Language Games

Article excerpt

On Beauty. By Zadie Smith. Penguin, 446 pp., $25.95.

TOWARD THE END of Zadie Smith's shrewd and entertaining novel, Kiki Simmonds gets into an argument with her husband, Howard Belsey: "All you ever do is rip into everybody else," she tells him. "You don't have any beliefs--that's why you're scared of people with beliefs."

Kiki is large, lovely, earthy and African American. Howard is white, British and intellectual, devoted above all to Theory. He teaches art history at a (fictional) liberal arts college outside Boston called Wellington, and to him, as one colleague observes, a rose is not a rose but the "accumulation of cultural and biological constructions circulating around the mutually attracting binary poles of nature/artifice."

Ostensibly the couple's argument is over Kiki's attendance at an art lecture by Monty Kipps, a black, conservative Christian scholar (think Clarence Thomas in the art department) whose views are anathema to Howard. ("Kiki, this man wants to destroy Roe v. Wade.") Kiki's angry response is really provoked by Howard's unfaithfulness--he has just had an affair with a faculty colleague--and by his treatment of their son Jerome, whose conversion to Christianity Howard instinctively sneers at.

Kiki's complaint encompasses Howard's intellectual life as well, and his gift for slicing up other people's moral and aesthetic commitments. So her question is pertinent: Does Howard have any beliefs? What can a person like Howard affirm? Does a life spent deconstructing people's notions of the good and beautiful render one incapable of responding appropriately to the good and beautiful in one's own life--even when it appears in the obvious form of Kiki?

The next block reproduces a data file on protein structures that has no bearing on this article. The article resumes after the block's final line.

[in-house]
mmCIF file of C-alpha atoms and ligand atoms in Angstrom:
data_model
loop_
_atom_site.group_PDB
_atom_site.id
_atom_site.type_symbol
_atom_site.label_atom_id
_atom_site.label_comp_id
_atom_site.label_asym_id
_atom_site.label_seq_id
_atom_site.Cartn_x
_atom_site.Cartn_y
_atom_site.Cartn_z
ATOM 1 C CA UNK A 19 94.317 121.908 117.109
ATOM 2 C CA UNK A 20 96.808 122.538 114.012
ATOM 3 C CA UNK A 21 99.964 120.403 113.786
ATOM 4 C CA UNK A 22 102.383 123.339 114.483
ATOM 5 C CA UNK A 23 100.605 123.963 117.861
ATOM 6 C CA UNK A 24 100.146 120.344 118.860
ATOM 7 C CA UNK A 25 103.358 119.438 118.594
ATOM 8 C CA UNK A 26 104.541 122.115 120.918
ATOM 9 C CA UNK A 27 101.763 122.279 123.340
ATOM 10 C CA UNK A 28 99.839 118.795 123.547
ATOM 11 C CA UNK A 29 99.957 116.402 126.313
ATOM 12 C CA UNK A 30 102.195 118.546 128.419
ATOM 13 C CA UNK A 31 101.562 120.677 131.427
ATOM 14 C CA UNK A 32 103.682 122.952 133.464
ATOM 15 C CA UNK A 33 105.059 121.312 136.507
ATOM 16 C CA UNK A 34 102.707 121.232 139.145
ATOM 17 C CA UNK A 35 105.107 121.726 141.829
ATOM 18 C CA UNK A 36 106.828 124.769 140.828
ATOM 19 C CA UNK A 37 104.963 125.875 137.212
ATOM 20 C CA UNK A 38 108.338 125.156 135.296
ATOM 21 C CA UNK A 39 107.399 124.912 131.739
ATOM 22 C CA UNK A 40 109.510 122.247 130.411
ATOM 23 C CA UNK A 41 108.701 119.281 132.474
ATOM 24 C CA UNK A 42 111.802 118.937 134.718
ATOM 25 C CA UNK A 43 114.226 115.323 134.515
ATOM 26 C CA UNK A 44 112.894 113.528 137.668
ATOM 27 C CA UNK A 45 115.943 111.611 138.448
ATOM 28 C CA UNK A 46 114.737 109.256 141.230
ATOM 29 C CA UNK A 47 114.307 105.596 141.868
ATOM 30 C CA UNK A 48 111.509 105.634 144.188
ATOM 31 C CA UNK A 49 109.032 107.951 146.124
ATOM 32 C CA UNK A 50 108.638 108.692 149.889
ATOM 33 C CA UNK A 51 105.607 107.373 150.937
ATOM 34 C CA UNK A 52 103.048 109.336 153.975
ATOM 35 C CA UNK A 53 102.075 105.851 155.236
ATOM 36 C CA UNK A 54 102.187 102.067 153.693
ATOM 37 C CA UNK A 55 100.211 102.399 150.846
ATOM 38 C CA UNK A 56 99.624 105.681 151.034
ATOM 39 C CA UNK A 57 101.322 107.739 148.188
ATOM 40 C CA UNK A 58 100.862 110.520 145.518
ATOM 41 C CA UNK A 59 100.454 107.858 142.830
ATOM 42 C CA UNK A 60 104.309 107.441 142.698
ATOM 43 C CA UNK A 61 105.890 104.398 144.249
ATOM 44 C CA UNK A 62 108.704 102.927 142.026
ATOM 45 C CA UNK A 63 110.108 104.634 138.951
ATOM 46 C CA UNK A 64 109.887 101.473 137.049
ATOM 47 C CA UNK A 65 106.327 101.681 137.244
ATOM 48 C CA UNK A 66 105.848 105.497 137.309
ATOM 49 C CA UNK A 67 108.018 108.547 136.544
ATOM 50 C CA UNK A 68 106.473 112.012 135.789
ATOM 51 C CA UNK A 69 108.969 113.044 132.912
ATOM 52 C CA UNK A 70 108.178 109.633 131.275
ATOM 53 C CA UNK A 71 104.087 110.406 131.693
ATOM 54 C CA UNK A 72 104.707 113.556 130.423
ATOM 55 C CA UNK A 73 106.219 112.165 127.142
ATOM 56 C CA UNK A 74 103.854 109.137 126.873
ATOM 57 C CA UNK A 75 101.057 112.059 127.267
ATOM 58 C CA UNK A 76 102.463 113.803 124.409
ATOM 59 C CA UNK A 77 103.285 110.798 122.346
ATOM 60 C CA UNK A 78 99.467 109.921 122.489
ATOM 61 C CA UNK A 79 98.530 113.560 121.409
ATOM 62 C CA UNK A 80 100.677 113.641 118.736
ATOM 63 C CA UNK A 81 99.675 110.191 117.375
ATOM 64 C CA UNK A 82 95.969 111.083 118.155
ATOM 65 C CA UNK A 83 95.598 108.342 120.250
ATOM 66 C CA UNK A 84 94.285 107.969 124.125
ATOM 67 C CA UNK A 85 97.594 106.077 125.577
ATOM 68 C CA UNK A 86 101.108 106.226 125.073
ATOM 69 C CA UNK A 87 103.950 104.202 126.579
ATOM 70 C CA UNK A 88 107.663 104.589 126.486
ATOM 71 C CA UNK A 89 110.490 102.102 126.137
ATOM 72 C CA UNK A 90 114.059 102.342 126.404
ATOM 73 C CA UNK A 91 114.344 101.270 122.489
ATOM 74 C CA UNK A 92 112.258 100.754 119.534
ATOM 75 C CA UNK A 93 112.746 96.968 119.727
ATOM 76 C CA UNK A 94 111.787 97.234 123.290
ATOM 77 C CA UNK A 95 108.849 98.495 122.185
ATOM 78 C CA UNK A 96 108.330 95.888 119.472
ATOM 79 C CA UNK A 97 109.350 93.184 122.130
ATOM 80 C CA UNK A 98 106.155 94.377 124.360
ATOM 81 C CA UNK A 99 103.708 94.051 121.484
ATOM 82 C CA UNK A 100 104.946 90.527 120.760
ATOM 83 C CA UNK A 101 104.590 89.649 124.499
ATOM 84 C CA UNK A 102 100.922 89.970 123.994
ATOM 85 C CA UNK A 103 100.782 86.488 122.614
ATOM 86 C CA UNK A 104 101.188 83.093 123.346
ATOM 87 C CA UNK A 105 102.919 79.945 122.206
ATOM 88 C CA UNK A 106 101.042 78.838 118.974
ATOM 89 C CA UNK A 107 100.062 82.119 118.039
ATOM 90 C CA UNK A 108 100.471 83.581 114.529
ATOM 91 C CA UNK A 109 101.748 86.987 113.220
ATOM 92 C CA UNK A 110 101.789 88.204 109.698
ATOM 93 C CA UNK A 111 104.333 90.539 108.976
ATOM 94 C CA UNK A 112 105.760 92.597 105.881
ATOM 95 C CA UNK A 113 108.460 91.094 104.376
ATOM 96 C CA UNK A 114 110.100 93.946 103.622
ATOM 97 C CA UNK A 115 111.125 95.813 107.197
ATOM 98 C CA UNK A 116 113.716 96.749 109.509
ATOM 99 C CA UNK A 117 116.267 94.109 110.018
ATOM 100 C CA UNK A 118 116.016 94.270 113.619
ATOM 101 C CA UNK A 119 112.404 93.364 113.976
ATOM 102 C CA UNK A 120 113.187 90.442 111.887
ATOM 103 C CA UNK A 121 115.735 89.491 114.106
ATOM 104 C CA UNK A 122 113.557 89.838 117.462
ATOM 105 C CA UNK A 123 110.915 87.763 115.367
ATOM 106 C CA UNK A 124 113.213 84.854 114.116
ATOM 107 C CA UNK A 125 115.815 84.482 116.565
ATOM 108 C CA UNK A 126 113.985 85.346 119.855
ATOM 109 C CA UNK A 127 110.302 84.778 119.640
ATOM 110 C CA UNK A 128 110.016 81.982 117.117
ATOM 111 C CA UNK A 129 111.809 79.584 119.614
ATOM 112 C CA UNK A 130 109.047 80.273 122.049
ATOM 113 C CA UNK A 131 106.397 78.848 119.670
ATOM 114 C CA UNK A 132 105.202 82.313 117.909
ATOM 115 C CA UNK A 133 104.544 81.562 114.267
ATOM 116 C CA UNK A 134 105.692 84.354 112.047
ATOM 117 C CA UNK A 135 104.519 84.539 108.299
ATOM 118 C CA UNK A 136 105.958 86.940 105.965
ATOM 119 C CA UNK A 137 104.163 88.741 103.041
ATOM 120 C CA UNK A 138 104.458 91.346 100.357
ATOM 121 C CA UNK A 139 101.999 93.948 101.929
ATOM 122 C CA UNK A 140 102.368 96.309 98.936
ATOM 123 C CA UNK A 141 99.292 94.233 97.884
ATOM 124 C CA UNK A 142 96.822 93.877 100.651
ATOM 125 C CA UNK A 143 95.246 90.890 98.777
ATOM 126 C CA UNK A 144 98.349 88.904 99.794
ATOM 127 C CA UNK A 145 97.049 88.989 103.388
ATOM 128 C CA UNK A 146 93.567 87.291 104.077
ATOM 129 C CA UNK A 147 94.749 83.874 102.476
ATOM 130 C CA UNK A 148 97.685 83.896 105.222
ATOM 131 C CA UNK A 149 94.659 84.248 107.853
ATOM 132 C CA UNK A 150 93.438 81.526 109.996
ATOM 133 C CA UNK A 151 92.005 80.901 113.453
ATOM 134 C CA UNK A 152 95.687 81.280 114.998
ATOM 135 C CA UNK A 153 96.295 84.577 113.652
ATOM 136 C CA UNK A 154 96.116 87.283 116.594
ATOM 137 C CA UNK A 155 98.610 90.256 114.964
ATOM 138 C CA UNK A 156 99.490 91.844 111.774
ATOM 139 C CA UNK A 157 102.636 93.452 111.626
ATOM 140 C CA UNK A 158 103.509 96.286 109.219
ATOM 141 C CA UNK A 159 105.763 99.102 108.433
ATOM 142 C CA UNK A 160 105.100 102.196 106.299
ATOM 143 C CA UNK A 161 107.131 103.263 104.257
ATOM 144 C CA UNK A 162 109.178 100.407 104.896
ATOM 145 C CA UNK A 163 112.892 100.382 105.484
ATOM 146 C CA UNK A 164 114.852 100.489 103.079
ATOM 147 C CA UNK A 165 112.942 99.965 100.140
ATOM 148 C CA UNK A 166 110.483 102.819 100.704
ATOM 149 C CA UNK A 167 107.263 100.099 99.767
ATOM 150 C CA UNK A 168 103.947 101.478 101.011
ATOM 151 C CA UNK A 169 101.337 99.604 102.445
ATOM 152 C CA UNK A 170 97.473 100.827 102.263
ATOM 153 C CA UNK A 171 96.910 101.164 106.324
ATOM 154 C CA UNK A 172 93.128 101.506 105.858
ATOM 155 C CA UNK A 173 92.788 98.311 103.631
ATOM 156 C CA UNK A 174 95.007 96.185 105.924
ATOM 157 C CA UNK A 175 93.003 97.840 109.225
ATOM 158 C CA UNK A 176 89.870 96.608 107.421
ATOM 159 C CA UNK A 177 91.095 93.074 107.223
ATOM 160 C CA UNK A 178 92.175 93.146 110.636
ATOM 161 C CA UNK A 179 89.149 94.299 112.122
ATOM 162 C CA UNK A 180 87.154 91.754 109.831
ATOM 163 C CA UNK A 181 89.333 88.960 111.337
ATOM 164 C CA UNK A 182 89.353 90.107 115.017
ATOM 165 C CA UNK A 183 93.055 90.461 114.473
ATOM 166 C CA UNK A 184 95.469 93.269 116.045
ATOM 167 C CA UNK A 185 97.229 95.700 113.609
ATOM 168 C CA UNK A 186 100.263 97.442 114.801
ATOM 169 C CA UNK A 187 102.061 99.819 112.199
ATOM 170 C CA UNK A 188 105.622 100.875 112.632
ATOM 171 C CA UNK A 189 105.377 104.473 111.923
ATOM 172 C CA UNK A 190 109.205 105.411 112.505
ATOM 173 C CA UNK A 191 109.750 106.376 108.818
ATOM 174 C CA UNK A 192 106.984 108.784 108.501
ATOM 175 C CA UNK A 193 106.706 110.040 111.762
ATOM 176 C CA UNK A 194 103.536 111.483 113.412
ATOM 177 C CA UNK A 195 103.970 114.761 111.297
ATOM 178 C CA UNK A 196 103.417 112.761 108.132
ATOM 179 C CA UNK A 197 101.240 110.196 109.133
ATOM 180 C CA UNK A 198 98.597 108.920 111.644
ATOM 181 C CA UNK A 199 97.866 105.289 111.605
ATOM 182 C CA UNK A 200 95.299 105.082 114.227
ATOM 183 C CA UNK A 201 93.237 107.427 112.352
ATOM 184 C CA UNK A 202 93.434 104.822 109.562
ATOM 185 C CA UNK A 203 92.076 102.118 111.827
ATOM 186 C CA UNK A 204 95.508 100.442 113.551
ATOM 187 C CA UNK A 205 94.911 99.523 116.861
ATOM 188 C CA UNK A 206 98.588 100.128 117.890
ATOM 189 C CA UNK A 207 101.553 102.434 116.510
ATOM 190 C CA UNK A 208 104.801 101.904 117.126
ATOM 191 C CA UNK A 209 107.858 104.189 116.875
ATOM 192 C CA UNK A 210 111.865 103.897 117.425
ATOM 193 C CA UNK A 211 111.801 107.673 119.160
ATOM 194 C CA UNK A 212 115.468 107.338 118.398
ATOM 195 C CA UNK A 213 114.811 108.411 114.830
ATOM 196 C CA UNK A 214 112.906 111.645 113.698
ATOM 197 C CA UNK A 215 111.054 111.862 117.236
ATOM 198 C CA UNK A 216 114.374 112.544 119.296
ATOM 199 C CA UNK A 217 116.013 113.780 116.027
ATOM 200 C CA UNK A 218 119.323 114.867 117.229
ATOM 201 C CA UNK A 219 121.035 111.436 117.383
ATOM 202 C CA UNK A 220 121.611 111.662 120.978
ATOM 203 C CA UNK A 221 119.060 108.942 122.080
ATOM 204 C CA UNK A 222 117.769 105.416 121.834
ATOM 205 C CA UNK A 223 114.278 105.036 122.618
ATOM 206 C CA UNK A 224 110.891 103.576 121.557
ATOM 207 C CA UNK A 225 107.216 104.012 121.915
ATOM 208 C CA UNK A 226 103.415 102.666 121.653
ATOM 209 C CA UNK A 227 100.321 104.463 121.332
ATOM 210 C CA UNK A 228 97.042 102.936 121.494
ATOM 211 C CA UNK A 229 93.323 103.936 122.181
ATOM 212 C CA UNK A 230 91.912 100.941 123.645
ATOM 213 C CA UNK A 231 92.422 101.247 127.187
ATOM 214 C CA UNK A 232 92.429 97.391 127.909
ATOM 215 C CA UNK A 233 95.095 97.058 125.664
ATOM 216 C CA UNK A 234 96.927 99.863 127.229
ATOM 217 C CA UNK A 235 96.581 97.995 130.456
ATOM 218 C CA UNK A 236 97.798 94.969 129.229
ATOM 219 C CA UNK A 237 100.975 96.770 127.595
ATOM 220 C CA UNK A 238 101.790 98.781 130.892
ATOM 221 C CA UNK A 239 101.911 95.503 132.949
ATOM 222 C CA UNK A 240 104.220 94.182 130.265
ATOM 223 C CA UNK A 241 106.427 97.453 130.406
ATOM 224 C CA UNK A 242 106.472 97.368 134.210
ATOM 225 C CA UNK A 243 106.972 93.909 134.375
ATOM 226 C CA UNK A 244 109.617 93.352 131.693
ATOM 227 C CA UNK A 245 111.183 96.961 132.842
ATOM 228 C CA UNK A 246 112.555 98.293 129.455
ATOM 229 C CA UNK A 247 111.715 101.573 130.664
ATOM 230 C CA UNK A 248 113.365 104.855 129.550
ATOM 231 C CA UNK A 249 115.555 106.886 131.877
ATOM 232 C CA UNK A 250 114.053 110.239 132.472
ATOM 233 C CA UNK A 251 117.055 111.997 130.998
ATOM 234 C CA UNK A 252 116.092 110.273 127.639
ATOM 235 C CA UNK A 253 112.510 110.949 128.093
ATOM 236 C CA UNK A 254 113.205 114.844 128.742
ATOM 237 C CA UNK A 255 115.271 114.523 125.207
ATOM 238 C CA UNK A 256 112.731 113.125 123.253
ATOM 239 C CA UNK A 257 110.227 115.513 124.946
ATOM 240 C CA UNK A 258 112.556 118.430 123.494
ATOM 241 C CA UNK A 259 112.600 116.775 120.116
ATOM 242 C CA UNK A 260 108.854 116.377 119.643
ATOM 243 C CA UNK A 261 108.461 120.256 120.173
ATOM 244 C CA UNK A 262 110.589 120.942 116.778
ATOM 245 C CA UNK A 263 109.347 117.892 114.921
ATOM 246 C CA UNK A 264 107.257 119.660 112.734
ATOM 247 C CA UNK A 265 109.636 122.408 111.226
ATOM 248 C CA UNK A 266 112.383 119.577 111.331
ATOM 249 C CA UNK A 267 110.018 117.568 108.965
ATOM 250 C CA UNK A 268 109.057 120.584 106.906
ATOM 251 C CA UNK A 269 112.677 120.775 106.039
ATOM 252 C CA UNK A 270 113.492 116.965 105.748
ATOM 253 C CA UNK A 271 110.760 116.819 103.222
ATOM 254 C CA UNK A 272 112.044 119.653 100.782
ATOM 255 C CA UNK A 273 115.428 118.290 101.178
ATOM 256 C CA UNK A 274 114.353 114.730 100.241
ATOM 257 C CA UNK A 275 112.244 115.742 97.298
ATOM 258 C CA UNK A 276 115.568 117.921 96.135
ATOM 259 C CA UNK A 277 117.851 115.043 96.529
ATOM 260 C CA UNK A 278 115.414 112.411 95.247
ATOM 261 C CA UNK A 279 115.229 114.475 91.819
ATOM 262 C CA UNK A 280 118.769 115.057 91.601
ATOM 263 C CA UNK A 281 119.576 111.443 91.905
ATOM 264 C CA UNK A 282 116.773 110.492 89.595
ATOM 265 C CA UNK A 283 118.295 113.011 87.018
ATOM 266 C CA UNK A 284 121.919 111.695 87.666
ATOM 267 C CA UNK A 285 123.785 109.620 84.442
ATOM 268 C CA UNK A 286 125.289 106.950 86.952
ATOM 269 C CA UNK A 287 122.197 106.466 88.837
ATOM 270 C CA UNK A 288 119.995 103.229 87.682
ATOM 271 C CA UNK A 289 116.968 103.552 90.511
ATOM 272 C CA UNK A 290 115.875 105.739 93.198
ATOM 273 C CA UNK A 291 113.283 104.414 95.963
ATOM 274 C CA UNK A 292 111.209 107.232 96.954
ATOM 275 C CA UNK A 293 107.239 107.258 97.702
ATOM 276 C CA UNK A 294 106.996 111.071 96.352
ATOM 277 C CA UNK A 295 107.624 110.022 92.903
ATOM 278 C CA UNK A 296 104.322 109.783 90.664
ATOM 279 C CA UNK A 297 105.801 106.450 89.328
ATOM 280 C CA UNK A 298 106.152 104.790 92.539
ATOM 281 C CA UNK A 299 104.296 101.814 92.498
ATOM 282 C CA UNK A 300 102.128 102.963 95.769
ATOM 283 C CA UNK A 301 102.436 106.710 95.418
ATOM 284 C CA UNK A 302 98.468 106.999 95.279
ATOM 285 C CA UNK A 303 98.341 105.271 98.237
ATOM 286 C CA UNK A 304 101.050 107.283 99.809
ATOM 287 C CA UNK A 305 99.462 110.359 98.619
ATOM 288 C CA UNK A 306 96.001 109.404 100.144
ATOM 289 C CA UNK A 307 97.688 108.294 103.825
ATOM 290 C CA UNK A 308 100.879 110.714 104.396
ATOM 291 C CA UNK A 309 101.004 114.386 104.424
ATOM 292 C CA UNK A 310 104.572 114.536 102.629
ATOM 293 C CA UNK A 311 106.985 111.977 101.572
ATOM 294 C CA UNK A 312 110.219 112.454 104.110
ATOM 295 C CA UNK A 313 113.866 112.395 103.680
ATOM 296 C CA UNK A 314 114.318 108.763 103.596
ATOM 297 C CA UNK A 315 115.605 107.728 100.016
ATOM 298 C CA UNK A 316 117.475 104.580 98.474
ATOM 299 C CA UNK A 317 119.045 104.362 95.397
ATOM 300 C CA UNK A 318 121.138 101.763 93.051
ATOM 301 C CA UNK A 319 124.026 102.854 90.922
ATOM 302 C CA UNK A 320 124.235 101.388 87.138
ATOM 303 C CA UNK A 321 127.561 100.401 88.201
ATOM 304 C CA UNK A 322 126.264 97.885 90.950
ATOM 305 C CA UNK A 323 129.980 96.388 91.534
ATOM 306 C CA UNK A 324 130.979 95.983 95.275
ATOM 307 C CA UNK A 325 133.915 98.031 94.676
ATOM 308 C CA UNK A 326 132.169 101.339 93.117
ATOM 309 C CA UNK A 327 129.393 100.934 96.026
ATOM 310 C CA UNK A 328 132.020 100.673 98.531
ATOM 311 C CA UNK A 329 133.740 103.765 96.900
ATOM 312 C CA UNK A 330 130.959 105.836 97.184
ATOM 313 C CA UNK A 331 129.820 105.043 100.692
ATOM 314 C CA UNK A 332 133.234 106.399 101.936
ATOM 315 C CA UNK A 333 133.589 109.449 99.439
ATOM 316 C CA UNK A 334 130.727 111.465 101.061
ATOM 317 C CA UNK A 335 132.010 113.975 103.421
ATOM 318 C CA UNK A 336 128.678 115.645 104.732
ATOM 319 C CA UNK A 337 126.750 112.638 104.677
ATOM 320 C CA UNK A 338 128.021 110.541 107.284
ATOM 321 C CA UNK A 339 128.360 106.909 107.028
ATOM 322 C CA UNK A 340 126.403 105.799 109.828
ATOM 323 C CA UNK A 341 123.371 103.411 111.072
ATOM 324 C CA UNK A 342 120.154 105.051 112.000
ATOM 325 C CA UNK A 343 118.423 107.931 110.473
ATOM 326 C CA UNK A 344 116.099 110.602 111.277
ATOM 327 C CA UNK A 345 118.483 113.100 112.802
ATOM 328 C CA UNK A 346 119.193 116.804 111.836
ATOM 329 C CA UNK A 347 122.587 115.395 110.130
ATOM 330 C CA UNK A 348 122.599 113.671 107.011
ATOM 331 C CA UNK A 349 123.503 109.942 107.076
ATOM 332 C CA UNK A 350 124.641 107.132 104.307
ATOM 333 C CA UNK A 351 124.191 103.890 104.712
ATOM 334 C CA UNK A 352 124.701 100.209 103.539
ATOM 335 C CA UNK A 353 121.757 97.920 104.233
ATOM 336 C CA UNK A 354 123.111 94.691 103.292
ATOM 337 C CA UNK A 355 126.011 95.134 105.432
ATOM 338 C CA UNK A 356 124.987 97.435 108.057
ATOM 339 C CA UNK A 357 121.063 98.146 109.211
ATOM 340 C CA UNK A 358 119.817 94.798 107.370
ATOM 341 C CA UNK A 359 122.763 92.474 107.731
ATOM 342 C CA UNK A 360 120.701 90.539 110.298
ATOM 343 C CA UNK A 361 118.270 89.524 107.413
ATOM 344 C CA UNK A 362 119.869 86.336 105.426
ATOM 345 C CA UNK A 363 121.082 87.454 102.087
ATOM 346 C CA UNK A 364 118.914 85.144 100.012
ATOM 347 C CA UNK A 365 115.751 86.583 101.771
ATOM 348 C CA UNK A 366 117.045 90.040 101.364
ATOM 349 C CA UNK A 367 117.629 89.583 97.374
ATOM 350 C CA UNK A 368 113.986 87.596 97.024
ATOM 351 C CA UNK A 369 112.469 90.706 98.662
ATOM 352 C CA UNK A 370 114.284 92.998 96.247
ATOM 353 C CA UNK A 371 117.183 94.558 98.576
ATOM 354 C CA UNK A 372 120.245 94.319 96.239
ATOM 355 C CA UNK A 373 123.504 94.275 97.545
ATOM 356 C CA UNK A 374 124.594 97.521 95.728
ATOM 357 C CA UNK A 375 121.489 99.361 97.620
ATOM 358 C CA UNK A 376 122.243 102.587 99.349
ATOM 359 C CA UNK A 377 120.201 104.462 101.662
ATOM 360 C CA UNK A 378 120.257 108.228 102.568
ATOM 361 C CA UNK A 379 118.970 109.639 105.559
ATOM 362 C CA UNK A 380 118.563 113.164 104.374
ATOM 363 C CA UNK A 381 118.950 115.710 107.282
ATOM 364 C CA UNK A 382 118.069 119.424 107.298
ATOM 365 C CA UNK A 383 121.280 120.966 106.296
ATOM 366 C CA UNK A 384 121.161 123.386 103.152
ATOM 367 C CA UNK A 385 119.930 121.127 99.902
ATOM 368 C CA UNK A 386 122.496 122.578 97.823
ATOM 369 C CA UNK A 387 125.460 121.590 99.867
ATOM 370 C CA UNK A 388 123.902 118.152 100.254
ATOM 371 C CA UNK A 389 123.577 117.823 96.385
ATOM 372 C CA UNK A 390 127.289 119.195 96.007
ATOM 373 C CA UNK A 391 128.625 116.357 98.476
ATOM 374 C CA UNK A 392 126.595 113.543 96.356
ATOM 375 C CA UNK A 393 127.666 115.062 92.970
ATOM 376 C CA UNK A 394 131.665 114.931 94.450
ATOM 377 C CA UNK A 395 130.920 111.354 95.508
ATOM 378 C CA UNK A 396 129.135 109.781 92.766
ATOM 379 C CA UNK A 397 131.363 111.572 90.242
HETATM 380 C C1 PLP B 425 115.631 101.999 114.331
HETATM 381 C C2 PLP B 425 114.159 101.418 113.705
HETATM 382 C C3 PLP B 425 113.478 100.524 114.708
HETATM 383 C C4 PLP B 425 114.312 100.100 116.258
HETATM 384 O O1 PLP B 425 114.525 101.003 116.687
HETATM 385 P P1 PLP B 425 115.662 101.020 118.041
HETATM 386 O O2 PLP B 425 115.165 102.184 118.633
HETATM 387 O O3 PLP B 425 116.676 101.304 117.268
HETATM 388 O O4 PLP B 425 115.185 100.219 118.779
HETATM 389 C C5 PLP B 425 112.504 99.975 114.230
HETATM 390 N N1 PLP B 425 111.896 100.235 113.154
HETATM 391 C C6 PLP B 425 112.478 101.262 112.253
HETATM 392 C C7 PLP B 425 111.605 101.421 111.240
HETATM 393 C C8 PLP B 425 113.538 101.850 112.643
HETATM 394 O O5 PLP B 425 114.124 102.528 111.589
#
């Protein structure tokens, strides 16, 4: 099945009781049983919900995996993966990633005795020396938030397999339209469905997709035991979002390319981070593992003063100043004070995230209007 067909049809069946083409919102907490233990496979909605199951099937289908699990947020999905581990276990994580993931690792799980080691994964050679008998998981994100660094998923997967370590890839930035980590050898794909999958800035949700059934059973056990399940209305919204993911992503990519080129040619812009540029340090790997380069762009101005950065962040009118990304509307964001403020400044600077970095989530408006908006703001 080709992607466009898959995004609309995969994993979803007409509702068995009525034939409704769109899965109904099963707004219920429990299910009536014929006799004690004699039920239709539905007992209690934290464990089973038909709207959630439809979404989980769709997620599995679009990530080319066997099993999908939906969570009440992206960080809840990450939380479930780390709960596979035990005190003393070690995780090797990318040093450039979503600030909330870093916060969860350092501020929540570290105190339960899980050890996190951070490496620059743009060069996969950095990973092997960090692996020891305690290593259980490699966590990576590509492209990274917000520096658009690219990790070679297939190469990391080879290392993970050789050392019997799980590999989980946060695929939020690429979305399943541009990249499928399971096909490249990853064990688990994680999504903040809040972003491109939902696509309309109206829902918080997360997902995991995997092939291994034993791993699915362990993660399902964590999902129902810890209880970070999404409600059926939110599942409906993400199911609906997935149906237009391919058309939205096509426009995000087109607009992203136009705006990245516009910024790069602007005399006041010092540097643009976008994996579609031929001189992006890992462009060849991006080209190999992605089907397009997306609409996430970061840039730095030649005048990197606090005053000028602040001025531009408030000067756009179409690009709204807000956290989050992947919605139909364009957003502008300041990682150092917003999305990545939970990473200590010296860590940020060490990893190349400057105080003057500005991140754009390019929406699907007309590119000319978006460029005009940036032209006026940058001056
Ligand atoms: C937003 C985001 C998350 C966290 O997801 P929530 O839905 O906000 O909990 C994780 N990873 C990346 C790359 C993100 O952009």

That serious question hovers over the novel. But Smith keeps the tone light. She is more interested in the comedy than the consequence of ideas.

Howard and Kiki's comic drama includes three children. Besides Jerome, the Christian, who attends Brown, they have Zora, a student at Wellington who shares her father's intellectual energy, and Levi, 14, who flees the white world of Wellington by hanging out with Haitian immigrants and affecting a black street dialect that is barely comprehensible to his own siblings ("He don't do no wilding out, he got no crunk, no hyphy, no East Coast vibe ...")

Smith has a virtuoso ear for speech; she seems capable of reproducing with authority every sort of North Atlantic idiom, from the Ivy League to working-class London to the sidewalks of Roxbury. Howard's comments in a class on Rembrandt (he's discussing the painting Seated Nude) capture the rhetoric of a generation of humanities professors, right down to the way sweeping claims are presented as genial questions: "We're told that this constitutes a rejection of the classical nude. OK. But. Is this nude not a confirmation of the ideality of the vulgar? As it is already inscribed in the idea of specifically gendered class debasement?"

Like Levi, and like the author herself, the denizens of Wellington are connoisseurs of dialects, which they try on for thrills or seek to use to their advantage. The resident poet proudly takes her class to a poetry slam and enthuses over street-tough eloquence. Howard enjoys mimicking TV characters and rap singers. Kipps exploits his Caribbean-British accent, stiffly using metaphors in a way peculiar to the "self-consciously conservative. …